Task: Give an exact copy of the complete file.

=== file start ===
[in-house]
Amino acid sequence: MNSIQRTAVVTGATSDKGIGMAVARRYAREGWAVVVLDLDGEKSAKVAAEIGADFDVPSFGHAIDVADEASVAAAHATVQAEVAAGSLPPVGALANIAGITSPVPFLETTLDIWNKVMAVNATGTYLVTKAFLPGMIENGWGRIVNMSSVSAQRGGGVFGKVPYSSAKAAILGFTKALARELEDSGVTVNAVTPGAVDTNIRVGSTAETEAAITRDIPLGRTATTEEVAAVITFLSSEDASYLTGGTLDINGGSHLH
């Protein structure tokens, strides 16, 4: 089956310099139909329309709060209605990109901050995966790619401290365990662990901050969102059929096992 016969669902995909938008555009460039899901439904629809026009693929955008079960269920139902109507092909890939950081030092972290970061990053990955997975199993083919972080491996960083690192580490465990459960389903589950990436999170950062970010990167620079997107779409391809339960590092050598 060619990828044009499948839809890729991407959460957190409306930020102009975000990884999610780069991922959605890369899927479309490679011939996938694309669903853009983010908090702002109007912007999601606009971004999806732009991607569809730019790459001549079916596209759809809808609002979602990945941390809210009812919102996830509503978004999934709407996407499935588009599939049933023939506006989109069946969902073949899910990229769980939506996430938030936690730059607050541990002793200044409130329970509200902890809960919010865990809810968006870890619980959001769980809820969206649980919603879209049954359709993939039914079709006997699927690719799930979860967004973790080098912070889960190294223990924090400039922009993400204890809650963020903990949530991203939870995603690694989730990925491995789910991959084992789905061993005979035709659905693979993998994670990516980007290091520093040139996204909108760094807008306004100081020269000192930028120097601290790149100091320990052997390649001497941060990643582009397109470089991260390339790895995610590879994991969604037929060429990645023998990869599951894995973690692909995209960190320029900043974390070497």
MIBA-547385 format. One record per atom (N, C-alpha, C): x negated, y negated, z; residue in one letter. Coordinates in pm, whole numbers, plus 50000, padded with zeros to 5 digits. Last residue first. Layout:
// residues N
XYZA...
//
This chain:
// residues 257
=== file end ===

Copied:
[in-house]
Amino acid sequence: MNSIQRTAVVTGATSDKGIGMAVARRYAREGWAVVVLDLDGEKSAKVAAEIGADFDVPSFGHAIDVADEASVAAAHATVQAEVAAGSLPPVGALANIAGITSPVPFLETTLDIWNKVMAVNATGTYLVTKAFLPGMIENGWGRIVNMSSVSAQRGGGVFGKVPYSSAKAAILGFTKALARELEDSGVTVNAVTPGAVDTNIRVGSTAETEAAITRDIPLGRTATTEEVAAVITFLSSEDASYLTGGTLDINGGSHLH
């Protein structure tokens, strides 16, 4: 089956310099139909329309709060209605990109901050995966790619401290365990662990901050969102059929096992 016969669902995909938008555009460039899901439904629809026009693929955008079960269920139902109507092909890939950081030092972290970061990053990955997975199993083919972080491996960083690192580490465990459960389903589950990436999170950062970010990167620079997107779409391809339960590092050598 060619990828044009499948839809890729991407959460957190409306930020102009975000990884999610780069991922959605890369899927479309490679011939996938694309669903853009983010908090702002109007912007999601606009971004999806732009991607569809730019790459001549079916596209759809809808609002979602990945941390809210009812919102996830509503978004999934709407996407499935588009599939049933023939506006989109069946969902073949899910990229769980939506996430938030936690730059607050541990002793200044409130329970509200902890809960919010865990809810968006870890619980959001769980809820969206649980919603879209049954359709993939039914079709006997699927690719799930979860967004973790080098912070889960190294223990924090400039922009993400204890809650963020903990949530991203939870995603690694989730990925491995789910991959084992789905061993005979035709659905693979993998994670990516980007290091520093040139996204909108760094807008306004100081020269000192930028120097601290790149100091320990052997390649001497941060990643582009397109470089991260390339790895995610590879994991969604037929060429990645023998990869599951894995973690692909995209960190320029900043974390070497």
MIBA-547385 format. One record per atom (N, C-alpha, C): x negated, y negated, z; residue in one letter. Coordinates in pm, whole numbers, plus 50000, padded with zeros to 5 digits. Last residue first. Layout:
// residues N
XYZA...
//
This chain:
// residues 257